Illegal immigrants are kidnapping children to cross US border as ‘family units,’ feds testify

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Illegal immigrants are reportedly kidnapping children and bringing them across the U.S. border in an attempt to appear like families, according to the Obama administration.

The shocking claim was made by a deputy assistant attorney general, speaking to the 9th Circuit Court of Appeals on Tuesday about the administration’s policy of keeping illegal immigrant parents and children who are caught together crossing the border, the Washington Times reported.

“When people now know that when I come as a family unit, I won’t be apprehended and detained — we now have people being abducted so that they can be deemed as family units, so that they can avoid detention,” said Leon Fresco, who explained the policy is used as an enticement for kidnapping.

Attorney Peter Schey, arguing in court on behalf of the families, said Fresco’s claims had no evidence to back them up.

“We know zero instances of that, and there’s zero support for that anywhere in the record,” he said, “If they know of any such instances, I would think they would bring the actual instances to the attention of the court.”

Fresco did not back up his claim in court and neither he, nor the U.S. Immigration and Customs Enforcement and the Customs and Border Protection agencies would comment, according to the Times.

The Times reported:

“Under a 1990s-era legal agreement known as the Flores settlement, the children are required to be quickly processed and released to social workers, and eventually placed with family or other sponsors.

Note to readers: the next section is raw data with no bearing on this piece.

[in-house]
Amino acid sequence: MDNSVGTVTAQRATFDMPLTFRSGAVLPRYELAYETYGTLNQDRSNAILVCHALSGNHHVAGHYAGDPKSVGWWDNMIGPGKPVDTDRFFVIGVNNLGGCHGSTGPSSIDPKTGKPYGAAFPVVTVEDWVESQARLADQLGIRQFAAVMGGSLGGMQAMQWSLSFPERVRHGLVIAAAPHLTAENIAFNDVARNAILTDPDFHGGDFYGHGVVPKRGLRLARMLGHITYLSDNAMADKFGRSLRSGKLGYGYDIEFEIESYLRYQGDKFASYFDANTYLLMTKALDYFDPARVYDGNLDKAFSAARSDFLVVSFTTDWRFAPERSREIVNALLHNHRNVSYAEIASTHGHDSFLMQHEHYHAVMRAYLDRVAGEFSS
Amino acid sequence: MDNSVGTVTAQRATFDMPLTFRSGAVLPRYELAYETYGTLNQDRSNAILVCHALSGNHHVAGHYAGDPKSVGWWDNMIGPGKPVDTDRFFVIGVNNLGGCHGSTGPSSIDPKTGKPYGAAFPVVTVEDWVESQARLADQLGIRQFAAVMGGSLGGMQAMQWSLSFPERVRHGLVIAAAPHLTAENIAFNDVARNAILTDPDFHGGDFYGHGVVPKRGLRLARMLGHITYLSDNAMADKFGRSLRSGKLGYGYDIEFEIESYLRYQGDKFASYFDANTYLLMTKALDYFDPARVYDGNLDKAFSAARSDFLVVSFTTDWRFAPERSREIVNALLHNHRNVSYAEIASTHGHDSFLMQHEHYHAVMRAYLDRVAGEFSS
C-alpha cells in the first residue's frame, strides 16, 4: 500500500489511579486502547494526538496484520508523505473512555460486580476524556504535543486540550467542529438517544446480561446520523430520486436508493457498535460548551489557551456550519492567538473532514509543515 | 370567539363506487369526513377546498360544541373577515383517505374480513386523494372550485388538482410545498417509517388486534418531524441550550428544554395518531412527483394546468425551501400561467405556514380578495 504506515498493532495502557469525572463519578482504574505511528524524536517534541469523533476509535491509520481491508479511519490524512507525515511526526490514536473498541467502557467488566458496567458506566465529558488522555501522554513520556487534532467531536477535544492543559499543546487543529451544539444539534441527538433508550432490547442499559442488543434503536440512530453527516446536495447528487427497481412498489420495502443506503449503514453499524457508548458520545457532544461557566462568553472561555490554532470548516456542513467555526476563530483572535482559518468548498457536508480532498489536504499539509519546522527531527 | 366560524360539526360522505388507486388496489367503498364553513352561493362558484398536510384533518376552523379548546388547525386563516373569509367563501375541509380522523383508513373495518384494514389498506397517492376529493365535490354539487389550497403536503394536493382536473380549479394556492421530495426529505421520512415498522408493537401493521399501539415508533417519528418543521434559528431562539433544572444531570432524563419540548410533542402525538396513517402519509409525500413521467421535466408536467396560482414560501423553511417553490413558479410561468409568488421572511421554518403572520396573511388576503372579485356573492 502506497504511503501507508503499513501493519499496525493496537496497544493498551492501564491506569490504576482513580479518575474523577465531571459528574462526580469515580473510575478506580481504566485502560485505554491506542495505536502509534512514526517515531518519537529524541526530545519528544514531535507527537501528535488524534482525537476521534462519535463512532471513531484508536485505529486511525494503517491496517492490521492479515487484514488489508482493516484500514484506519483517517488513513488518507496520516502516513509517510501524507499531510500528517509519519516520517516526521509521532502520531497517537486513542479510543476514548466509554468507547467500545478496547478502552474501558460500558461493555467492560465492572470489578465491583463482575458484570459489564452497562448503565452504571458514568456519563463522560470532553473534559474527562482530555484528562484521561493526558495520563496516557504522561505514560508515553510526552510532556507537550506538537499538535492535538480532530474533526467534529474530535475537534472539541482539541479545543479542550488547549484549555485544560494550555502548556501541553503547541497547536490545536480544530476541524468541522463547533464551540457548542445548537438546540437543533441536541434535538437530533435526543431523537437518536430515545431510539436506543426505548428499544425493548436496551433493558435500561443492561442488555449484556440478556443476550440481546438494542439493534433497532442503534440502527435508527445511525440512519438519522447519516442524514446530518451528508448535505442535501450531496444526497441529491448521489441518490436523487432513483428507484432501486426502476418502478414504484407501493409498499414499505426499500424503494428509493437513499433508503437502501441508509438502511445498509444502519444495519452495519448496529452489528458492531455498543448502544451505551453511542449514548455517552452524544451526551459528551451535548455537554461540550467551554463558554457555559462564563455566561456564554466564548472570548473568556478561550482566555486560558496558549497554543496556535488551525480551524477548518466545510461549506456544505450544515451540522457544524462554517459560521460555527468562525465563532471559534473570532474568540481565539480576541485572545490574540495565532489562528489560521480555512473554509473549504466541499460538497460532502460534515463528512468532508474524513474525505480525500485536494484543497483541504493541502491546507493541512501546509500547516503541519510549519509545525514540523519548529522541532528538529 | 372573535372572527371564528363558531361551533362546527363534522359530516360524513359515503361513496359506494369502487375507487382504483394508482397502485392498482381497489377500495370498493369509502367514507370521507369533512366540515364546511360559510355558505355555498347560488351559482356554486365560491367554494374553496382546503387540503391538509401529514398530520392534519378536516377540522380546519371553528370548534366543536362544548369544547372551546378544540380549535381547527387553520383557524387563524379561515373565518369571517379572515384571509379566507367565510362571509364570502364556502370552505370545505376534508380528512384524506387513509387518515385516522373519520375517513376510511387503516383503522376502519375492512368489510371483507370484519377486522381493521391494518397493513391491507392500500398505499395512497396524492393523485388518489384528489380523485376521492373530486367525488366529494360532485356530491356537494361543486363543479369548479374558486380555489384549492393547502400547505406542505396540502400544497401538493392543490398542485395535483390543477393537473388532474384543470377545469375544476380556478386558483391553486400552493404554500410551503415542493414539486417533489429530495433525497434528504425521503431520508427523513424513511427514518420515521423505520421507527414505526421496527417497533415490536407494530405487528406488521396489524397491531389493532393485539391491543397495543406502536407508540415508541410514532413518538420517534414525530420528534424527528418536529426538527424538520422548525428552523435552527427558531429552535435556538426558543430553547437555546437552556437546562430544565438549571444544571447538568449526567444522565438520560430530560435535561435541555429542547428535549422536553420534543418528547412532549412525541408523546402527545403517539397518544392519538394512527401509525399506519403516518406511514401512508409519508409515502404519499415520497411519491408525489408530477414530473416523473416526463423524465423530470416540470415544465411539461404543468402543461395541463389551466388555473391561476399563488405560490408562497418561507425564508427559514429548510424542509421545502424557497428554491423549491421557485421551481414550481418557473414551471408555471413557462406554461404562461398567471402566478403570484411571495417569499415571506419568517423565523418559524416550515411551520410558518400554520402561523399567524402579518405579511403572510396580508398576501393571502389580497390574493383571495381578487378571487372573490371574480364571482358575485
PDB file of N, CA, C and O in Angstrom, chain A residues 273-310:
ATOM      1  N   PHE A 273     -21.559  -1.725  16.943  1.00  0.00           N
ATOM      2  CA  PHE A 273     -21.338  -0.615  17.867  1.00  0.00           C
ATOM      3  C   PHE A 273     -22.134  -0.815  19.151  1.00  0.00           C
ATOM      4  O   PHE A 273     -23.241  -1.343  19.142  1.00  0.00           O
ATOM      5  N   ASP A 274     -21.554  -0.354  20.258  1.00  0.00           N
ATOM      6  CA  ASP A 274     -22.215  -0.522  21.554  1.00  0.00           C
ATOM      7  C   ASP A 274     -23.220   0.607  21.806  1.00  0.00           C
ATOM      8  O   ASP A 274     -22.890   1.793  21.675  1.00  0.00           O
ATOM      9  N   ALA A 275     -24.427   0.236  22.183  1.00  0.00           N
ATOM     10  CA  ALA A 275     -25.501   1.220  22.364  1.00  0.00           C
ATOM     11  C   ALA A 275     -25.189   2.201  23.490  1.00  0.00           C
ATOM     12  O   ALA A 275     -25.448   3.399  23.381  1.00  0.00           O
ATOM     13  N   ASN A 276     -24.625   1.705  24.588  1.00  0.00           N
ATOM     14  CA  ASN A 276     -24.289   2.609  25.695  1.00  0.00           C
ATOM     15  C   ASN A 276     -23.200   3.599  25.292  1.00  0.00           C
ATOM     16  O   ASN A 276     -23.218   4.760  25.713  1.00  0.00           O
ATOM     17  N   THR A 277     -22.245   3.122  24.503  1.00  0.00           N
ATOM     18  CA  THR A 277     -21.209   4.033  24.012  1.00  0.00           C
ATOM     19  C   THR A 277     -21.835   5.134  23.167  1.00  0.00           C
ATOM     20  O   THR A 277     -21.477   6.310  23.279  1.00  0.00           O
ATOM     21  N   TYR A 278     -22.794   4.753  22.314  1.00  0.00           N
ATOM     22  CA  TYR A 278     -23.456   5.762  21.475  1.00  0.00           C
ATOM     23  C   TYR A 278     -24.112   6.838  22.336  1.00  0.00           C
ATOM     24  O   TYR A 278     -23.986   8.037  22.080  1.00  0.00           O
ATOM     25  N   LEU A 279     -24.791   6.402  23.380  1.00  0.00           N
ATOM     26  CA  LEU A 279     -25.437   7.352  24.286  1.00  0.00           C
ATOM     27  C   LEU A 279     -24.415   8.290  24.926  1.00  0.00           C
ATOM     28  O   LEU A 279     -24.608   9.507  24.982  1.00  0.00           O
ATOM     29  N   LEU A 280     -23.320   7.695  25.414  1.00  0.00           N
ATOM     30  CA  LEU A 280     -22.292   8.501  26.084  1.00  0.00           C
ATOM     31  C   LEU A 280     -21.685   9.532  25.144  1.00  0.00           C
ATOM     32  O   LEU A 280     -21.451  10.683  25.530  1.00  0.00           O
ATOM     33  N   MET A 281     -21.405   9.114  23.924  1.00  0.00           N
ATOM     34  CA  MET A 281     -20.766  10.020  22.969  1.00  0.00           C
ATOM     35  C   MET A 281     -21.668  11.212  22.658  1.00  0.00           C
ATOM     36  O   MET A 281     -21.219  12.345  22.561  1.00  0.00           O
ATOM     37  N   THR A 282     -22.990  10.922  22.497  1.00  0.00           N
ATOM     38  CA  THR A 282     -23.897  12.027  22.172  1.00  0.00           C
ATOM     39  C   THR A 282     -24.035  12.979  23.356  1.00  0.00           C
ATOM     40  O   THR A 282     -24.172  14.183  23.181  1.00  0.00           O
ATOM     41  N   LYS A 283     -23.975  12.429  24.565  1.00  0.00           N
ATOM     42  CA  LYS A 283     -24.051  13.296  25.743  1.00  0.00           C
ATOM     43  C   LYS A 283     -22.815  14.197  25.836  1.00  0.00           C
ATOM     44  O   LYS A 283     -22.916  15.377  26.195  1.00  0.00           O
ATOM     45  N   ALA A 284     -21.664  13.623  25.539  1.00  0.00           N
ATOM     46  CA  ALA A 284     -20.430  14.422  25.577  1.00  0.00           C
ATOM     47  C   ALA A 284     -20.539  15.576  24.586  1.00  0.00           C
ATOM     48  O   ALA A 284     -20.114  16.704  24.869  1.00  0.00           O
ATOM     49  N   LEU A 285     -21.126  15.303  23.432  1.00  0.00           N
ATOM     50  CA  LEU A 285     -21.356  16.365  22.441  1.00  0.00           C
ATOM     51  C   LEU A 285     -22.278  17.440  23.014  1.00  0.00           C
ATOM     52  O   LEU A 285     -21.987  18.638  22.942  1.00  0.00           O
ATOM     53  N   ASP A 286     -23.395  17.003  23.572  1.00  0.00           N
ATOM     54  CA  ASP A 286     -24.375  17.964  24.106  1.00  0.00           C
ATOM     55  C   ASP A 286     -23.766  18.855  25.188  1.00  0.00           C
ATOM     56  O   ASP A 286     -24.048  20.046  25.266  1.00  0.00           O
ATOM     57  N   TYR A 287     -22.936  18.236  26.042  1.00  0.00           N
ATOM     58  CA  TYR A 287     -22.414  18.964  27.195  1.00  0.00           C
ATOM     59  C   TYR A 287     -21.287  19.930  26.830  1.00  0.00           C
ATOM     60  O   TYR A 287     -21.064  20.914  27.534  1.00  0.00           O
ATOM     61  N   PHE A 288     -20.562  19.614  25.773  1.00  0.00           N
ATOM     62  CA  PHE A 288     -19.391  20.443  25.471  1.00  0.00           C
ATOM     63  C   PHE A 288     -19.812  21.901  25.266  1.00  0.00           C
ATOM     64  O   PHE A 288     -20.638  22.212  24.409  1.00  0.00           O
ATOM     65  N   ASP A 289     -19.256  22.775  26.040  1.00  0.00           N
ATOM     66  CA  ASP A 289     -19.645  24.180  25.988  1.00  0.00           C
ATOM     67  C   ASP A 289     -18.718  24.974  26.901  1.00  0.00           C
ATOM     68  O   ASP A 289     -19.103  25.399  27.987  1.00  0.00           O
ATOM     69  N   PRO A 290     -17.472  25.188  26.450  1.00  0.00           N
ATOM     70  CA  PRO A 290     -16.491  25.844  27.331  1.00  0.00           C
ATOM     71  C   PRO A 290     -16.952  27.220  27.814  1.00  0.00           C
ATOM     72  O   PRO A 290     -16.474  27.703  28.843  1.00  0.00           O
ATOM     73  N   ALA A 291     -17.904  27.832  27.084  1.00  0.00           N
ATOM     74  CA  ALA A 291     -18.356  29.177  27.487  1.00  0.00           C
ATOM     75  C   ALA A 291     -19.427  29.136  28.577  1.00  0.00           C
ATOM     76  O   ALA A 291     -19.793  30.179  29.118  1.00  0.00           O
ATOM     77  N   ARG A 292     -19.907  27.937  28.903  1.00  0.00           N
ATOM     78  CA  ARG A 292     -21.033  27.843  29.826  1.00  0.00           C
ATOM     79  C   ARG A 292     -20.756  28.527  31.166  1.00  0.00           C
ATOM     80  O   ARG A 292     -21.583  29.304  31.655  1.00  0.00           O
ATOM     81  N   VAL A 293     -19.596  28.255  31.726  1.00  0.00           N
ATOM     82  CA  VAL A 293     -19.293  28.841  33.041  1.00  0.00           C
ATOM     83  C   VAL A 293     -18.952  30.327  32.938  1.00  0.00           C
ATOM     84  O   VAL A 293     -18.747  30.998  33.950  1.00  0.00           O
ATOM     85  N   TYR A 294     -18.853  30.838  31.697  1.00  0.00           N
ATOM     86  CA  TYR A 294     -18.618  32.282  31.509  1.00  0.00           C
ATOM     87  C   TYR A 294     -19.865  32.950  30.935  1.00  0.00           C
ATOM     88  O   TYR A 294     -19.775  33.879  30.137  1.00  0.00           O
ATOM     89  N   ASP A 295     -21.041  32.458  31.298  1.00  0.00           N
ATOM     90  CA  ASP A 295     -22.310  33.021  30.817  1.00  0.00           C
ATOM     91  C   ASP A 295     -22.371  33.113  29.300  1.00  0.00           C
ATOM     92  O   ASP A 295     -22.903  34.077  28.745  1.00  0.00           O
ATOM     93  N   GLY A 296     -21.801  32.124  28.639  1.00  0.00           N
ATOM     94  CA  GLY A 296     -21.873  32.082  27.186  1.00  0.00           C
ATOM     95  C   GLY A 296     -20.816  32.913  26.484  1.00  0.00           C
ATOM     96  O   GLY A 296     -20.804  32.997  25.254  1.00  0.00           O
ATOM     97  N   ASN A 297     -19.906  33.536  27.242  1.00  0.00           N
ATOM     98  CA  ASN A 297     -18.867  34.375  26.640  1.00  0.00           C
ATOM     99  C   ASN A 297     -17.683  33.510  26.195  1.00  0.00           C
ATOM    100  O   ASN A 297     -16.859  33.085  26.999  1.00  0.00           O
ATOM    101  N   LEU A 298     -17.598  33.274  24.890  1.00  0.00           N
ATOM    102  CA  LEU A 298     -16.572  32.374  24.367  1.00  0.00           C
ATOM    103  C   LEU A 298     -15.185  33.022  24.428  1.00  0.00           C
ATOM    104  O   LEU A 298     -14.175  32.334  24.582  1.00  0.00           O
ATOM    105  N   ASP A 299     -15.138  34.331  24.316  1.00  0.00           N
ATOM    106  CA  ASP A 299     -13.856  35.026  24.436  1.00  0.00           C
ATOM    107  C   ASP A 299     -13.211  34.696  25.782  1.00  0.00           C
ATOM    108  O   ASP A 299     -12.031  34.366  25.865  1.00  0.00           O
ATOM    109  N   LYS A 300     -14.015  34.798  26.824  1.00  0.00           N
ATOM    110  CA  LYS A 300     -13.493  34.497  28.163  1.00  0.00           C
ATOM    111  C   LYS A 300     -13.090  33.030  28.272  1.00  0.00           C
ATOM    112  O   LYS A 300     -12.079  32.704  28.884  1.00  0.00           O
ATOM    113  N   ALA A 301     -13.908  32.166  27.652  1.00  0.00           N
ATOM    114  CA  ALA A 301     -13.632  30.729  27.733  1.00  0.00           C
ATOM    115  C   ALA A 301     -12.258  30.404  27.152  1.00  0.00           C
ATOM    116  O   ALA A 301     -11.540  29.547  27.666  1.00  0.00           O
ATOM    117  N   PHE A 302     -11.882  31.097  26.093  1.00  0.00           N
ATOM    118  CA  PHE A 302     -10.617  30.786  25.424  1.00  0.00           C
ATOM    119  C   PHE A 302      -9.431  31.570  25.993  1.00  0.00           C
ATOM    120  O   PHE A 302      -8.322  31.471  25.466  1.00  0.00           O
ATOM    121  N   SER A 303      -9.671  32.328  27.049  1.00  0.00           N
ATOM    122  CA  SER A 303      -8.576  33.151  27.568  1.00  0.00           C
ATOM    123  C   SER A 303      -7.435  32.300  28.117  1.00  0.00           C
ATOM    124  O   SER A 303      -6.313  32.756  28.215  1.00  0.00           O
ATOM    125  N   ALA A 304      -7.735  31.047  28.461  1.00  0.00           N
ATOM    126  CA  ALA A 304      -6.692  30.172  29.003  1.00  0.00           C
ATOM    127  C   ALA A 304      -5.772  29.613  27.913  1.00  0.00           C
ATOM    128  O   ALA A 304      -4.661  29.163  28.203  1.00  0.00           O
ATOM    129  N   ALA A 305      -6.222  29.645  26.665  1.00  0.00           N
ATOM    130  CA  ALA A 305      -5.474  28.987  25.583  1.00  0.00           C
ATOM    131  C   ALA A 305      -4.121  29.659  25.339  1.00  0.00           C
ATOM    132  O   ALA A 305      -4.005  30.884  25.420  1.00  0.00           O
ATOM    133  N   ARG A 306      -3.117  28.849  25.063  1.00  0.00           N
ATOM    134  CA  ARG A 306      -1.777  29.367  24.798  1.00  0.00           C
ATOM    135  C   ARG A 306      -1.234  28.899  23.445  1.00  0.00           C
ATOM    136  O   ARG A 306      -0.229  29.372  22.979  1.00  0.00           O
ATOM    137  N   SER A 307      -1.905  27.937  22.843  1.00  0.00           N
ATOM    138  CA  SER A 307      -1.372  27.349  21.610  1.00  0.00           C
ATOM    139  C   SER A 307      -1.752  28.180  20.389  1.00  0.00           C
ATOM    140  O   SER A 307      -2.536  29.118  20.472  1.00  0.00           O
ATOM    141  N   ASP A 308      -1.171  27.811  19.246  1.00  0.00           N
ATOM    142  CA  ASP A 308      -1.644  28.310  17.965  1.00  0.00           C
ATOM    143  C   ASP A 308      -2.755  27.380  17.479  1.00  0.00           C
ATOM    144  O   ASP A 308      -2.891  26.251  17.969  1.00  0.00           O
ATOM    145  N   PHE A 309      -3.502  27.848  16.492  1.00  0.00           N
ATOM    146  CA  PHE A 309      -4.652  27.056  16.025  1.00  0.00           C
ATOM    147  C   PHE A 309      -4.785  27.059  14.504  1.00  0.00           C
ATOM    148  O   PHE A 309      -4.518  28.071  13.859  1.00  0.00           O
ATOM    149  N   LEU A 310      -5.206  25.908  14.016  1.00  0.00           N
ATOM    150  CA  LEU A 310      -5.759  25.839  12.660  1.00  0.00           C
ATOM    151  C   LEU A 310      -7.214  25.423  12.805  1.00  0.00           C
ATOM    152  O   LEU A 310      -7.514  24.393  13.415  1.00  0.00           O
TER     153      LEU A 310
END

But even more of the Central American illegal immigrants are now coming as family units — a parent and children traveling together — and the rules for handling them are hotly debated.
The Obama administration opened several new detention facilities to hold the families, hoping to quickly deport them.”

Last year a judge agreed with advocates for illegal immigrant rights that the facilities were not suitable for children, and ordered all of the children to be quickly processed and released. If parents were included, the judge said they were to be released as well, a ruling the Obama administration warned would increase illegal immigration.

The Flores agreement was only supposed to apply to unaccompanied minors, Fresco argued, not to those arriving as part of a family. He blamed immigrant rights activists for the recent change in interpretation.

Judge Andrew D. Hurwitz said Tuesday that pushing for release of all detained mothers seemed to be beyond the wording of the Flores settlement. He questioned if there was a middle ground to be reached in the treatment of parents.

Meanwhile, the administration’s warning is being borne out as 2016 looks to set a record for family units caught trying to jump the border, the Times reported.

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